“Moose Alces alces gigas in Alaska, USA, exhibit extreme sexual dimorphism, with adult males possessing large, elaborate antlers. Antler size and conformation are influenced by age, nutrition and genetics, and these bony structures serve to establish social rank and affect mating success. Population density, combined with anthropogenic effects such as harvest, is thought to influence antler size. Antler size increased as densities of moose decreased, ostensibly a density-dependent response related to enhanced nutrition at low densities. The vegetation type where moose were harvested also affected antler size, with the largest-antlered males occupying more open habitats. Hunts with guides occurred in areas with low moose density, minimized hunter interference and increased rates of success. Such hunts harvested moose with larger antler spreads than did non-guided hunts. Knowledge and abilities allowed guides to satisfy demands of trophy hunters, who are an integral part of the Alaskan economy. Heavy harvest by humans was also associated with decreased antler size of moose, probably via a downward shift in the age structure of the population resulting in younger males with smaller antlers. Nevertheless, density-dependence was more influential than effects of harvest on age structure in determining antler size of male moose. Indeed, antlers are likely under strong sexual selection, but we demonstrate that resource availability influenced the distribution of these sexually selected characters across the landscape. We argue that understanding population density in relation to carrying capacity (K) and the age structure of males is necessary to interpret potential consequences of harvest on the genetics of moose and other large herbivores. Our results provide researchers and managers with a better understanding of variables that affect the physical condition, antler size, and perhaps the genetic composition of populations, which may be useful in managing and modelling moose populations.”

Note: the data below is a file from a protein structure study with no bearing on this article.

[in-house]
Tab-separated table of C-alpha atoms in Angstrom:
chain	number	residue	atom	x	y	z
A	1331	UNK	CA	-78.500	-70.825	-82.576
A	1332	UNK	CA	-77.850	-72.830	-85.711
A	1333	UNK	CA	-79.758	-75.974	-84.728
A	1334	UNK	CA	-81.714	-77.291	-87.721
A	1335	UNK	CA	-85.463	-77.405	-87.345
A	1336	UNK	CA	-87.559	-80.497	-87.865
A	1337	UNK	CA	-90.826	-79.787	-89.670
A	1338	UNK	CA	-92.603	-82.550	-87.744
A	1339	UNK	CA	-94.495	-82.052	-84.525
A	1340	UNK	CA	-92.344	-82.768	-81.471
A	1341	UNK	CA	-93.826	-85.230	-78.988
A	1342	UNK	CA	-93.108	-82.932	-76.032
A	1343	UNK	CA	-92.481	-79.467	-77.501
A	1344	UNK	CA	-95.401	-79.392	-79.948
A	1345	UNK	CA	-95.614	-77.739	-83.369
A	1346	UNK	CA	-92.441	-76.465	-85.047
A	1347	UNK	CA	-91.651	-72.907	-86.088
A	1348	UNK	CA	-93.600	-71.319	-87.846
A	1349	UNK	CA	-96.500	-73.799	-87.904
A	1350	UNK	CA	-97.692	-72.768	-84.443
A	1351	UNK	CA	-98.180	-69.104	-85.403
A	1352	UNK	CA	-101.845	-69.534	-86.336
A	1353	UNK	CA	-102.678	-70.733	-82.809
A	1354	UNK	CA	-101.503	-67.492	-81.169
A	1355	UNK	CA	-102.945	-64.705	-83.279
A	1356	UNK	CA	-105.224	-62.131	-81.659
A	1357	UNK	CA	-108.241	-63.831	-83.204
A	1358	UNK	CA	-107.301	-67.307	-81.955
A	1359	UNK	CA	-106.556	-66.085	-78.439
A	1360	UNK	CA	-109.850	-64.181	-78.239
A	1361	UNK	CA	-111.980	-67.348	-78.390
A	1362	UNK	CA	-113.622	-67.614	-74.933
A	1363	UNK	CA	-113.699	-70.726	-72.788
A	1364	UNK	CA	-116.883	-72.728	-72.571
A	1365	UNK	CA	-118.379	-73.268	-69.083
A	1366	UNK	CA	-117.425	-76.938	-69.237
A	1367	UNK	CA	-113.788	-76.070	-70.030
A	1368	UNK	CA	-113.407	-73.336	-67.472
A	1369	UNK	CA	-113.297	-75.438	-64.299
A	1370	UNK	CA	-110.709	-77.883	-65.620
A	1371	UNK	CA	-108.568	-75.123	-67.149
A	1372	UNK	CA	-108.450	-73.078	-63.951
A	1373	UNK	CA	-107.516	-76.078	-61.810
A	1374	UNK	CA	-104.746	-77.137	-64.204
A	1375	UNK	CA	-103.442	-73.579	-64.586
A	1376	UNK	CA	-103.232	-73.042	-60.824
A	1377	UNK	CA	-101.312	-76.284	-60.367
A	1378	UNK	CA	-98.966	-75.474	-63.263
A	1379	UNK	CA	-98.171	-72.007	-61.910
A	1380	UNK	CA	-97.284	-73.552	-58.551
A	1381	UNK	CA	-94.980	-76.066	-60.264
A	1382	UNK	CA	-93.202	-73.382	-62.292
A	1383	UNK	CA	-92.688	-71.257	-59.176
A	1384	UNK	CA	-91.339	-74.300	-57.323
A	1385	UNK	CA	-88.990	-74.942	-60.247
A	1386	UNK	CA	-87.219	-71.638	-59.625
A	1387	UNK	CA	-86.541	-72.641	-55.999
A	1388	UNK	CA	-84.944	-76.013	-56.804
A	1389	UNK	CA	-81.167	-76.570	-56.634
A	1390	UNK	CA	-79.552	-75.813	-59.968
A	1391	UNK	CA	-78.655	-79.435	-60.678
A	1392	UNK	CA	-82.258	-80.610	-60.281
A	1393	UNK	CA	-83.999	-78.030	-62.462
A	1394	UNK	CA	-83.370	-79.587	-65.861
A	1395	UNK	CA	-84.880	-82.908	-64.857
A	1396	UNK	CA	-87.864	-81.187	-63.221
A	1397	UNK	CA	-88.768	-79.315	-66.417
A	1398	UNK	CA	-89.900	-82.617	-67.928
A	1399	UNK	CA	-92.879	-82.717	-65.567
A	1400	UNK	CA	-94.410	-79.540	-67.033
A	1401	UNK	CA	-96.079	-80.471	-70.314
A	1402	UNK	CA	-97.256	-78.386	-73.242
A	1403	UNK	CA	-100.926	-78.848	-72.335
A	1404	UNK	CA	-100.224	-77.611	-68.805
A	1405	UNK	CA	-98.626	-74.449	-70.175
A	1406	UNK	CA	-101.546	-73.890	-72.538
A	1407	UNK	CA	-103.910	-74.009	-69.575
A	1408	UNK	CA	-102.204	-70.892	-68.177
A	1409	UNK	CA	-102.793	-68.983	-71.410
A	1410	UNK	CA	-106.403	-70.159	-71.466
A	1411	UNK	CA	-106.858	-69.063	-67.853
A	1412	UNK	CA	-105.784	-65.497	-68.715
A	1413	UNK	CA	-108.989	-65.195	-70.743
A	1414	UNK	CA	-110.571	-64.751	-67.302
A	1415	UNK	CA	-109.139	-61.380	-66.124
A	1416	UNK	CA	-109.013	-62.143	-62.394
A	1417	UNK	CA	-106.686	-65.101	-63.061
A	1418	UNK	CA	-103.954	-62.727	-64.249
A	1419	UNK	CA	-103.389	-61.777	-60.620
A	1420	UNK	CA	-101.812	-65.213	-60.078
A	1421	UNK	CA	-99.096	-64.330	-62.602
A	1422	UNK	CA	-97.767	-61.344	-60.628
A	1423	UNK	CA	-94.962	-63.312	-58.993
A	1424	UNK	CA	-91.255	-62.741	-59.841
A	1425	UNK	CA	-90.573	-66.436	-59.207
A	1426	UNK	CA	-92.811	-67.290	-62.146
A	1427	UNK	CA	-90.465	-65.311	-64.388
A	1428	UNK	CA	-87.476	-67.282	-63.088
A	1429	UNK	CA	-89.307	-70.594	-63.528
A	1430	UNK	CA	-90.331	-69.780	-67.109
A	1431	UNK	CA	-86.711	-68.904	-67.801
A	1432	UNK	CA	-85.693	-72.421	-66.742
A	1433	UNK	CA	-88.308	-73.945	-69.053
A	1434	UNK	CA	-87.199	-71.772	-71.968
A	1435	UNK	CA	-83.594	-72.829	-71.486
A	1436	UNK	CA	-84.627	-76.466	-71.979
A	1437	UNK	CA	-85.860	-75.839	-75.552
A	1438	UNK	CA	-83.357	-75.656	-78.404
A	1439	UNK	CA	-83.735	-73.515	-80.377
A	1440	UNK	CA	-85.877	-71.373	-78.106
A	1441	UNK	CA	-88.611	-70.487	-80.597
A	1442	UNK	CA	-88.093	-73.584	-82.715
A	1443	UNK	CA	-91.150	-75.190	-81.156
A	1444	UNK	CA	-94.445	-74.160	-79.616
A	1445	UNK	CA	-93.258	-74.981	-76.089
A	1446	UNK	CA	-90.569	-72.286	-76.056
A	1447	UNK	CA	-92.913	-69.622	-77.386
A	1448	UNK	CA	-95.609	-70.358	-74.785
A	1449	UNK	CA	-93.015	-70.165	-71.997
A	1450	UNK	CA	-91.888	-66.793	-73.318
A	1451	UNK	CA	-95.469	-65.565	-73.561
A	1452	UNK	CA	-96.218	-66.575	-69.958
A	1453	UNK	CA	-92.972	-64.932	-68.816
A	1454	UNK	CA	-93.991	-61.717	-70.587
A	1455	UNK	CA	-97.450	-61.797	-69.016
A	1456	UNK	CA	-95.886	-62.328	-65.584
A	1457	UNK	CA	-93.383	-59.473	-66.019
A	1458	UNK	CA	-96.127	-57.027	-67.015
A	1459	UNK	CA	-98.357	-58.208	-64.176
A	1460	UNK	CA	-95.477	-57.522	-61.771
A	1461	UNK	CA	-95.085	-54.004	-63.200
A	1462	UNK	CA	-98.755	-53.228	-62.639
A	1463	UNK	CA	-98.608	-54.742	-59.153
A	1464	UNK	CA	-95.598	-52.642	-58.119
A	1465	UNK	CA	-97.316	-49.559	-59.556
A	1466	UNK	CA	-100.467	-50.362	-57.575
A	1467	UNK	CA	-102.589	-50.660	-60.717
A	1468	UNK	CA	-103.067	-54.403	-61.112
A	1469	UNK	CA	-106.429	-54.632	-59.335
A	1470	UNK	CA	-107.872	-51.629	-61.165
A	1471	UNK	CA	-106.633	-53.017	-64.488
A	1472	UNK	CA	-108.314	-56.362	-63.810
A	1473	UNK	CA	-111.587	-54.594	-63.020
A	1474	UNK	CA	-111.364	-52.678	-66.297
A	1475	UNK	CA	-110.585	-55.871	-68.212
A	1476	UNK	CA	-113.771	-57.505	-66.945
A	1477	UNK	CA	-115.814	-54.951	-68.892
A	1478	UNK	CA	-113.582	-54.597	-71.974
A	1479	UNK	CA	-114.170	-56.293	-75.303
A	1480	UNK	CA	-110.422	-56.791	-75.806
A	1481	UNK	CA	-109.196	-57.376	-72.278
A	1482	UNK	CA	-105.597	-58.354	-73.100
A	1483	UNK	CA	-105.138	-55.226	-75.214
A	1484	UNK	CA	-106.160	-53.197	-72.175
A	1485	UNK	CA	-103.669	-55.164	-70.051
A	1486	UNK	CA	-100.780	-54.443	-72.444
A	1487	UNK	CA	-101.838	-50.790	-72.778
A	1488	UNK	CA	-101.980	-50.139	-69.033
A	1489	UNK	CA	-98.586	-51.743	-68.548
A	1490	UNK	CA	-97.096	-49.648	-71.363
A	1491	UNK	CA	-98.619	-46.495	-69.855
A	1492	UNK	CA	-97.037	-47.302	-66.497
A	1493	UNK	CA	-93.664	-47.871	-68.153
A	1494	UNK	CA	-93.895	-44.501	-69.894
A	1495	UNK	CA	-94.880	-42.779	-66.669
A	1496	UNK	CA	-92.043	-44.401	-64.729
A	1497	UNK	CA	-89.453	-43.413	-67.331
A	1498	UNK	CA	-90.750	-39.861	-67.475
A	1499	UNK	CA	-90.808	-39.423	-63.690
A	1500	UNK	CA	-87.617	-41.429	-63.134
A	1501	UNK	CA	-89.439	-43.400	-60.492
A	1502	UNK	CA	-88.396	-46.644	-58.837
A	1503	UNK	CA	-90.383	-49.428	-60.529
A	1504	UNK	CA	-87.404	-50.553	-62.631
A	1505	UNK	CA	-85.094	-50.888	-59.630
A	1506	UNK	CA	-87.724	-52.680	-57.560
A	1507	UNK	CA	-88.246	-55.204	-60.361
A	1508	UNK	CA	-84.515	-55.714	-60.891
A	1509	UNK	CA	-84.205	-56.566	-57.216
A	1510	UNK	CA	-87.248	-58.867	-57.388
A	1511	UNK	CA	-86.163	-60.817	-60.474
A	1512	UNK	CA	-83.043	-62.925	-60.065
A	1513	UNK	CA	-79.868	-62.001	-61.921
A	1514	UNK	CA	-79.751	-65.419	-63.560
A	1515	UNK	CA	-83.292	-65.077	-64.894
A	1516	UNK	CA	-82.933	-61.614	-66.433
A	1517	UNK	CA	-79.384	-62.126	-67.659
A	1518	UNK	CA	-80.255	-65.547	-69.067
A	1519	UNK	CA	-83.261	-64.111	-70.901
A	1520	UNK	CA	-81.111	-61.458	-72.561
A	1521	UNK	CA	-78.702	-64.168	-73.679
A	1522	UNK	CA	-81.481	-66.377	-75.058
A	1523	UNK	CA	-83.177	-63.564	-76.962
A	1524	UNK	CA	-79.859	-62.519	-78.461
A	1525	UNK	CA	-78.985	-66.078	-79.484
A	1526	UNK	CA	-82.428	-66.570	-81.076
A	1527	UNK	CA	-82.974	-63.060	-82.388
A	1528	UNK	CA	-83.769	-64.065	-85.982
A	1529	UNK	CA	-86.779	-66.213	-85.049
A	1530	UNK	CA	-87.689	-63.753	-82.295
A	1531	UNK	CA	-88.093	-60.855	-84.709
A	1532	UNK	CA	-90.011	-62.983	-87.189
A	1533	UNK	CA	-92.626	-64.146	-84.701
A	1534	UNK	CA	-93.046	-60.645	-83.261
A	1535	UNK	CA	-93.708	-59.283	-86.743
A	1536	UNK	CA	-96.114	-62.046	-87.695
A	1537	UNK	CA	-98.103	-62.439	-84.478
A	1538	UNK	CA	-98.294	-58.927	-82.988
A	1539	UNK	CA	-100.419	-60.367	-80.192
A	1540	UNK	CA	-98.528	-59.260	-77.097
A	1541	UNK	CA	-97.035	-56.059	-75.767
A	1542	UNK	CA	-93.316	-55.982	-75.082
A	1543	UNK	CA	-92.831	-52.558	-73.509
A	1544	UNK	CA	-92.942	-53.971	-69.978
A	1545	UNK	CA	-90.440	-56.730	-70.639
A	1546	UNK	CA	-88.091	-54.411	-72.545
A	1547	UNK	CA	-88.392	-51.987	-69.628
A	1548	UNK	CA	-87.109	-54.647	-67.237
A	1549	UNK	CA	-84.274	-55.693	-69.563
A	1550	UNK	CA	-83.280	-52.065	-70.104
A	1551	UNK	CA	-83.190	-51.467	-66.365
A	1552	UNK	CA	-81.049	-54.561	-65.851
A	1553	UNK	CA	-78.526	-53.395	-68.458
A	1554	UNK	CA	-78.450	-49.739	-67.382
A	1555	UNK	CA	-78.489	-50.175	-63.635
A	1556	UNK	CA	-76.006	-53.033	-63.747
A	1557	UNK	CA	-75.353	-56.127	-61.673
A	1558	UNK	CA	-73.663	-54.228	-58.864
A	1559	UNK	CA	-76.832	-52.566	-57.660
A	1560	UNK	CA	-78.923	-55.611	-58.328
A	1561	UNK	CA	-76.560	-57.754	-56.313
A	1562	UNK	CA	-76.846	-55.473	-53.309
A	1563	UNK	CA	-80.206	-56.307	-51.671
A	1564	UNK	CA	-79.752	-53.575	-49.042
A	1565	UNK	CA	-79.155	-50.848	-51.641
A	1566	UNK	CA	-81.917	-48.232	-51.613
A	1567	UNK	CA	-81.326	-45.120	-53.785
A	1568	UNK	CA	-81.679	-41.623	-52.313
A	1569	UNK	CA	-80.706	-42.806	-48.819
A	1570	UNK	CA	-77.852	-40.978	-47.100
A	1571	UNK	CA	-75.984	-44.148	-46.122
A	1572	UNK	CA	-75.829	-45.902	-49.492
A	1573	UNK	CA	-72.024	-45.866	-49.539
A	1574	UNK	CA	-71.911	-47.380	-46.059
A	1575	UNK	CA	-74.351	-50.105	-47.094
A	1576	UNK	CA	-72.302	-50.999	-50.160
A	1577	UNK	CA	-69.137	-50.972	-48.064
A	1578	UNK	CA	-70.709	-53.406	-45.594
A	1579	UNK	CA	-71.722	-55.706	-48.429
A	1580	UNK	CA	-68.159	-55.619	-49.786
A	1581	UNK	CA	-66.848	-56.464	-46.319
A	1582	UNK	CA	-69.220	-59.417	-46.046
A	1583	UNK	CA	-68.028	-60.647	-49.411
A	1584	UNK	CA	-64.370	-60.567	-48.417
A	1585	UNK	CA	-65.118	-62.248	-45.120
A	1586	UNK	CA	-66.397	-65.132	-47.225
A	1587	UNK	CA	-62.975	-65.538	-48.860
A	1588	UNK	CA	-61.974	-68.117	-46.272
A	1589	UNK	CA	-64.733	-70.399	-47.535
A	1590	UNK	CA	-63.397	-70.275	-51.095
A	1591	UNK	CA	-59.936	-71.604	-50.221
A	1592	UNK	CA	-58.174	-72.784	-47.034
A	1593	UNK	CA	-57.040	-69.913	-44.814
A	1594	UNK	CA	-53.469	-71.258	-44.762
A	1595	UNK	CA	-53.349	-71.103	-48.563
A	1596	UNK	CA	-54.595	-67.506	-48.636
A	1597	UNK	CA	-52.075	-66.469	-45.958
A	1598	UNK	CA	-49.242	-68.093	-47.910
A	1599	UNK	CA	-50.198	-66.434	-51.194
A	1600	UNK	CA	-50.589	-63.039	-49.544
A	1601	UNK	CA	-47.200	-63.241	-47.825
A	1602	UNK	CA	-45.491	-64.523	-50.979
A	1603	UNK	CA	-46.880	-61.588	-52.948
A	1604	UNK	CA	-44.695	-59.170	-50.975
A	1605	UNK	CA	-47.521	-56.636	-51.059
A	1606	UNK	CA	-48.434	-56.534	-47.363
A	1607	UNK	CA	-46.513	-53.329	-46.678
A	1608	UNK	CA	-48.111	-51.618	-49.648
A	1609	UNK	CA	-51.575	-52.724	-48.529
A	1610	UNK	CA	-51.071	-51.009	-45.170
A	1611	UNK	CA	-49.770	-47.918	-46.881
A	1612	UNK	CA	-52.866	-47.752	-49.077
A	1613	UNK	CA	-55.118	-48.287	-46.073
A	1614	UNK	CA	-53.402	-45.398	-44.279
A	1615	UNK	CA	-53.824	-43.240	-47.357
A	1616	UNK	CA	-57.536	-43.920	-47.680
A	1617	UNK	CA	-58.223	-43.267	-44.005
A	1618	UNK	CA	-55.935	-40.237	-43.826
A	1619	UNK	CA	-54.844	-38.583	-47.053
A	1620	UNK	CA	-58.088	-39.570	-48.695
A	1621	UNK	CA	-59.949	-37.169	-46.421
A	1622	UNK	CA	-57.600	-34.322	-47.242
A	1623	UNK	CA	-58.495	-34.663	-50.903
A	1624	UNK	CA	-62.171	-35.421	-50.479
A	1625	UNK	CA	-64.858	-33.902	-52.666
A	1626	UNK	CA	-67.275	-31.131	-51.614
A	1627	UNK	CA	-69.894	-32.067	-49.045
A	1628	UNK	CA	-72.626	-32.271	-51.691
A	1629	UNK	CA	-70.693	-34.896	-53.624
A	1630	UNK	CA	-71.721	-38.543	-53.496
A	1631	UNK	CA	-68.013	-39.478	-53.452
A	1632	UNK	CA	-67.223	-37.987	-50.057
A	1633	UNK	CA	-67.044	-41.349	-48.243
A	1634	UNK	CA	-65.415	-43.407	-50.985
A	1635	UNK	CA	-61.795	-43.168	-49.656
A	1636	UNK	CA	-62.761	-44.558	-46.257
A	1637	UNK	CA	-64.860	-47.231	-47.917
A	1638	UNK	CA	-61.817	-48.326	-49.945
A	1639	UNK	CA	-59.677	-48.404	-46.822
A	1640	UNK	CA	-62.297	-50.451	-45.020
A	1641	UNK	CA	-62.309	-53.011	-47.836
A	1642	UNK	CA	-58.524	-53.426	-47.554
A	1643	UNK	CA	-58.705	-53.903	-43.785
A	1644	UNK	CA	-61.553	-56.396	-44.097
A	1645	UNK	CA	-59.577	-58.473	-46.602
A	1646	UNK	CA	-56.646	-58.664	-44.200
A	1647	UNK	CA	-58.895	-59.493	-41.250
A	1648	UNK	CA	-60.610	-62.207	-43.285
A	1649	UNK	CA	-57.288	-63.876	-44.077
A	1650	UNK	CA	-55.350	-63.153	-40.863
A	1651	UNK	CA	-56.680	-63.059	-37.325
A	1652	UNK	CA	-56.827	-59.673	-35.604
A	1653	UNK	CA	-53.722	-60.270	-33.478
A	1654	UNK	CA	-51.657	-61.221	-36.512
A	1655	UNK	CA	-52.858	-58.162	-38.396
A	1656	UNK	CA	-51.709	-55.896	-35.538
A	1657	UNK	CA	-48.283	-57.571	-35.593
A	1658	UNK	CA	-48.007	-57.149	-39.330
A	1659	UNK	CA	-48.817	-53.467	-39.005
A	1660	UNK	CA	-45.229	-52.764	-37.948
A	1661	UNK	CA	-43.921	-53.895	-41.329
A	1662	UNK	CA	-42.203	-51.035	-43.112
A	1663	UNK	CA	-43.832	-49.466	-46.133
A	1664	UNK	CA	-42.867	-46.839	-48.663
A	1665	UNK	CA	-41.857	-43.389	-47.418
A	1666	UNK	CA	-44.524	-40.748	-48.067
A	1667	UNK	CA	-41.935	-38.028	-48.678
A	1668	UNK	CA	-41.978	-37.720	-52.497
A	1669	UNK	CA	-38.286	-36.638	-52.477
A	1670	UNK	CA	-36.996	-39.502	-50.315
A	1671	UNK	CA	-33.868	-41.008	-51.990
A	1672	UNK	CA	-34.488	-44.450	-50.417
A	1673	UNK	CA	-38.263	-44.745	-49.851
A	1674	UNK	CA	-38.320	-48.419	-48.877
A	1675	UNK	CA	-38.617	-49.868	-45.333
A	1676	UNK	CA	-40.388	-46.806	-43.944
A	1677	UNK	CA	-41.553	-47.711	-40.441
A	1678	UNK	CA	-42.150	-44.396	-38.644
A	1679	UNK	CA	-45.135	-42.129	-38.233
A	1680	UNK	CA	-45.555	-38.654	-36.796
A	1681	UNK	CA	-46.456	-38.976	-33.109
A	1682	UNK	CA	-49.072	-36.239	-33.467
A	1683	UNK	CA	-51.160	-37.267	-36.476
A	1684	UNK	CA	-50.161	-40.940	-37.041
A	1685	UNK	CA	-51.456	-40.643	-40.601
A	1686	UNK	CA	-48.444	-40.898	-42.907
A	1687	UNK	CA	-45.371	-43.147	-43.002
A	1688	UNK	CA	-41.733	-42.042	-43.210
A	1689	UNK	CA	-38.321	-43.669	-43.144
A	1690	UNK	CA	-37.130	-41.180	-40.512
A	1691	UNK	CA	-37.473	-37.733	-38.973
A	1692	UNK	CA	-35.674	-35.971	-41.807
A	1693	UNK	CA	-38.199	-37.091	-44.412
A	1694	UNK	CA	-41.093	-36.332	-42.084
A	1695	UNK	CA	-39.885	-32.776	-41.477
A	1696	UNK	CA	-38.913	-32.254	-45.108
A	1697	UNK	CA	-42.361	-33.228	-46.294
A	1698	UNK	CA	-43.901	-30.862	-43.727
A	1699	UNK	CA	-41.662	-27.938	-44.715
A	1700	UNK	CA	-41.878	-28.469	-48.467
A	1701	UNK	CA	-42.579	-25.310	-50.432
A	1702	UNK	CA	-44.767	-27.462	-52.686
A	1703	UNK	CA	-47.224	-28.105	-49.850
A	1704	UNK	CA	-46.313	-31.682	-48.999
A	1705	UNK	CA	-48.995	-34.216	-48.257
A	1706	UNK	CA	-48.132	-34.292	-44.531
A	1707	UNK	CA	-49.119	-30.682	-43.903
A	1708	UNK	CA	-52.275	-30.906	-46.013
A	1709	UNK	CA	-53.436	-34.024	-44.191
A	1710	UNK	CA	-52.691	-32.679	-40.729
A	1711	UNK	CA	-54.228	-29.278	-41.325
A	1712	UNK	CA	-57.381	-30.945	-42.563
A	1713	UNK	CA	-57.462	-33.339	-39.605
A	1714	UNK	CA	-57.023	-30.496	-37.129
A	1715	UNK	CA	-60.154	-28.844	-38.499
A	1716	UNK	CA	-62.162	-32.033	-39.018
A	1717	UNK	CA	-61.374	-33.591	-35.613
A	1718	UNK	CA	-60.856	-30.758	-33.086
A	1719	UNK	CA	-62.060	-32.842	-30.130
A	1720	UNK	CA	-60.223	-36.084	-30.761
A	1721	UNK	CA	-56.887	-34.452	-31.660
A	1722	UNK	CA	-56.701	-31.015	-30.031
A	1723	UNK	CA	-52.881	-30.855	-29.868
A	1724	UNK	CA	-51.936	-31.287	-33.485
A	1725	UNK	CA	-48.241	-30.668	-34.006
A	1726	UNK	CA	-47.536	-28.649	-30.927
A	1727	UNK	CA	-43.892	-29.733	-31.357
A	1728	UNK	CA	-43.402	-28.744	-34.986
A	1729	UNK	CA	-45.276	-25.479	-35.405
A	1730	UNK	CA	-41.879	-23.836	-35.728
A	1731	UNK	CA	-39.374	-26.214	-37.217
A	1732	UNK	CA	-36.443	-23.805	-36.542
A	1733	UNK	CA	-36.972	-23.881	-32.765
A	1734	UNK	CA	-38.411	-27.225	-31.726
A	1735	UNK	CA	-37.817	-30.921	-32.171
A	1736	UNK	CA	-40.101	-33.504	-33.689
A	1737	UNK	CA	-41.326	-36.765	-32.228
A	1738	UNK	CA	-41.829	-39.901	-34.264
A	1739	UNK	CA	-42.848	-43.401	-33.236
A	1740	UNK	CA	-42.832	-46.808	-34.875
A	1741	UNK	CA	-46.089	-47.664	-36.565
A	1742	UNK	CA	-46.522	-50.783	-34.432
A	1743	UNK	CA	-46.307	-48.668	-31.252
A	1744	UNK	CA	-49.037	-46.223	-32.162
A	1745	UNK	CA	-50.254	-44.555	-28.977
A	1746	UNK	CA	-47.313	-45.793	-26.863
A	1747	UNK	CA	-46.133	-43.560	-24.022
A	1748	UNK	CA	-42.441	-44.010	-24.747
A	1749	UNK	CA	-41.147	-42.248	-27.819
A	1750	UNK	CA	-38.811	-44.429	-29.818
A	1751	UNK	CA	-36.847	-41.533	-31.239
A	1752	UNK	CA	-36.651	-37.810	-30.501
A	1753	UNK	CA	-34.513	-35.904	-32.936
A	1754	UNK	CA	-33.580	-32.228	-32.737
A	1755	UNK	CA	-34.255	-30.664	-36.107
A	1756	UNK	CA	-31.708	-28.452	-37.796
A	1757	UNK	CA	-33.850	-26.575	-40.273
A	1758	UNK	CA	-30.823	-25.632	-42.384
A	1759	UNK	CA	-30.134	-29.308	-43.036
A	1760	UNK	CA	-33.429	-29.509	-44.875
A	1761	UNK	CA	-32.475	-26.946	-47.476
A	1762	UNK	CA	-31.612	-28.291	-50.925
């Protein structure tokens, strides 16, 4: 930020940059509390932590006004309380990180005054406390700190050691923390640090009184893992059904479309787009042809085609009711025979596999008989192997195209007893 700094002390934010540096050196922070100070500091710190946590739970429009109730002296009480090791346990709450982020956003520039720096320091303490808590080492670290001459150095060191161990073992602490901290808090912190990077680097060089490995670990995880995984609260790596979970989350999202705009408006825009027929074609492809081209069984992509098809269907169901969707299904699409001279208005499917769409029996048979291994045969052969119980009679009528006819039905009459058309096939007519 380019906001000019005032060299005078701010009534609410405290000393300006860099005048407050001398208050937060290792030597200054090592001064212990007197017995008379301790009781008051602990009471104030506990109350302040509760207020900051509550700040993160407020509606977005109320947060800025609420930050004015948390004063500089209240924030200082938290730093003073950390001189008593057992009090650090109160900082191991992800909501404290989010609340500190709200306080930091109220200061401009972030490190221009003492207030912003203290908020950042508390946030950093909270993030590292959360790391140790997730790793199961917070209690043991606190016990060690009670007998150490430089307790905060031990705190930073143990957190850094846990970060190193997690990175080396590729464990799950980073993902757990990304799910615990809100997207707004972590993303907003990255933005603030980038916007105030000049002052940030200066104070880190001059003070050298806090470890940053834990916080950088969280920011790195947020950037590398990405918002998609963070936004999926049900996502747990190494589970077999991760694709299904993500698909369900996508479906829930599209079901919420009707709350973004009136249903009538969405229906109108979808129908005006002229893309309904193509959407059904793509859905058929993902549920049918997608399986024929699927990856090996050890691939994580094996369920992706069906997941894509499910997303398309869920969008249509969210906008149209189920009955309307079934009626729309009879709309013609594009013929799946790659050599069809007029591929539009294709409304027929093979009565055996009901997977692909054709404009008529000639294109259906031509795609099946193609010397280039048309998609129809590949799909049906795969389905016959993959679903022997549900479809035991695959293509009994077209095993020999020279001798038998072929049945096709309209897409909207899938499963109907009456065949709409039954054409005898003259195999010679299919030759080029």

• Outdoorfunnut says:

      I always thought that in general the farther north you go the bigger the animals. Is it not true that Moose, deer, elk, bears,wolves and Lynx verses bobcat are bigger the farther north you go? Survival of the fittest in the colder harsher environment where the weak /small are weeded out by weather.

  10. Richie G says:

    To Ida and Ralph and all: When we as caretakers of the environment and I will add are not we caretakers being we can control some effect on climate change and our wolf introduction project and when we killed off every wolf in our country that is our history. So as caretakers don’t we have an obligation to save any endangered genetic pool of a endangered species. This is not my field like you ladies and gentleman that is easy to tell by my terminology but this is simple to me. Save what can be saved that’s it simple we are all God’s creatures, we have an obligation as caretakers in our world I know Ralph and Ida agrees with my statement , or at least I hope so.

  11. Susan Armstrong says:

    Just want to add that there was indeed a deliberate release of zoo wolves on Isle Royale in the 1950’s. The following is from Peter Steinhart’s book The Company Of Wolves (1995).

    “Adolph Murie had studied the eruption of the moose population on Isle Royale in 1930 and had suggested introducing wolves as a way to keep the moose from overrunning the island. A similar proposal was made in 1951 by Michigan biologist A.M. Stebler, but the park superintendent opposed it because wolves were ‘vicious beasts’ and he feared reintroduction would be bad public relations. Durward Allen says today [early 1990’s] that he had been dreaming of wolves on Isle Royale for years: ‘I was an undergraduate when I saw the possibility of moving some of the wolves from Michigan to that island.’ He confesses that when he was a student he and a close friend, Lee Smits, talked about sneaking wolves onto the island.